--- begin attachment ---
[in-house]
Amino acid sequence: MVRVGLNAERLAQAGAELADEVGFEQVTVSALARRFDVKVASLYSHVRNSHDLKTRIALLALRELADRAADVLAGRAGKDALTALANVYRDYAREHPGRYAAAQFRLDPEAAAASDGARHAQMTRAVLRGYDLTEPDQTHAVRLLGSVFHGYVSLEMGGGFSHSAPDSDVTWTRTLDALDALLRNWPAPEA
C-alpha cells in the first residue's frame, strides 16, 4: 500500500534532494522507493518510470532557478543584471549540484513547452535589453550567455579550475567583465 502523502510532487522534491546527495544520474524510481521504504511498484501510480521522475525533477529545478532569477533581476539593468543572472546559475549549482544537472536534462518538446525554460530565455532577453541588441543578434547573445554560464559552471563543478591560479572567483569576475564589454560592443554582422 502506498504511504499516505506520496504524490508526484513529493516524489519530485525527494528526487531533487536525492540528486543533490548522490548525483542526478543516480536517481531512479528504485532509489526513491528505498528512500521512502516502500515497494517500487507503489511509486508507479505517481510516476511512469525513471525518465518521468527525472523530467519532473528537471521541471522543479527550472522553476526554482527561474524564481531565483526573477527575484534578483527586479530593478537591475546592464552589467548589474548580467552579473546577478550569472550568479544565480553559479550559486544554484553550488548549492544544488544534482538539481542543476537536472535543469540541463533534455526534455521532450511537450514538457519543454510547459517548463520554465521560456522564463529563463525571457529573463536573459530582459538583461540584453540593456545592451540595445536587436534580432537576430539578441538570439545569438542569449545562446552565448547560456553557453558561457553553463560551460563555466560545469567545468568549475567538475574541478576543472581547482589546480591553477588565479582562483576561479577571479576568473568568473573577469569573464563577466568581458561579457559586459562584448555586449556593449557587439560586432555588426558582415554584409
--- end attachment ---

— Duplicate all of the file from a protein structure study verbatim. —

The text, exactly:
[in-house]
Amino acid sequence: MVRVGLNAERLAQAGAELADEVGFEQVTVSALARRFDVKVASLYSHVRNSHDLKTRIALLALRELADRAADVLAGRAGKDALTALANVYRDYAREHPGRYAAAQFRLDPEAAAASDGARHAQMTRAVLRGYDLTEPDQTHAVRLLGSVFHGYVSLEMGGGFSHSAPDSDVTWTRTLDALDALLRNWPAPEA
C-alpha cells in the first residue's frame, strides 16, 4: 500500500534532494522507493518510470532557478543584471549540484513547452535589453550567455579550475567583465 502523502510532487522534491546527495544520474524510481521504504511498484501510480521522475525533477529545478532569477533581476539593468543572472546559475549549482544537472536534462518538446525554460530565455532577453541588441543578434547573445554560464559552471563543478591560479572567483569576475564589454560592443554582422 502506498504511504499516505506520496504524490508526484513529493516524489519530485525527494528526487531533487536525492540528486543533490548522490548525483542526478543516480536517481531512479528504485532509489526513491528505498528512500521512502516502500515497494517500487507503489511509486508507479505517481510516476511512469525513471525518465518521468527525472523530467519532473528537471521541471522543479527550472522553476526554482527561474524564481531565483526573477527575484534578483527586479530593478537591475546592464552589467548589474548580467552579473546577478550569472550568479544565480553559479550559486544554484553550488548549492544544488544534482538539481542543476537536472535543469540541463533534455526534455521532450511537450514538457519543454510547459517548463520554465521560456522564463529563463525571457529573463536573459530582459538583461540584453540593456545592451540595445536587436534580432537576430539578441538570439545569438542569449545562446552565448547560456553557453558561457553553463560551460563555466560545469567545468568549475567538475574541478576543472581547482589546480591553477588565479582562483576561479577571479576568473568568473573577469569573464563577466568581458561579457559586459562584448555586449556593449557587439560586432555588426558582415554584409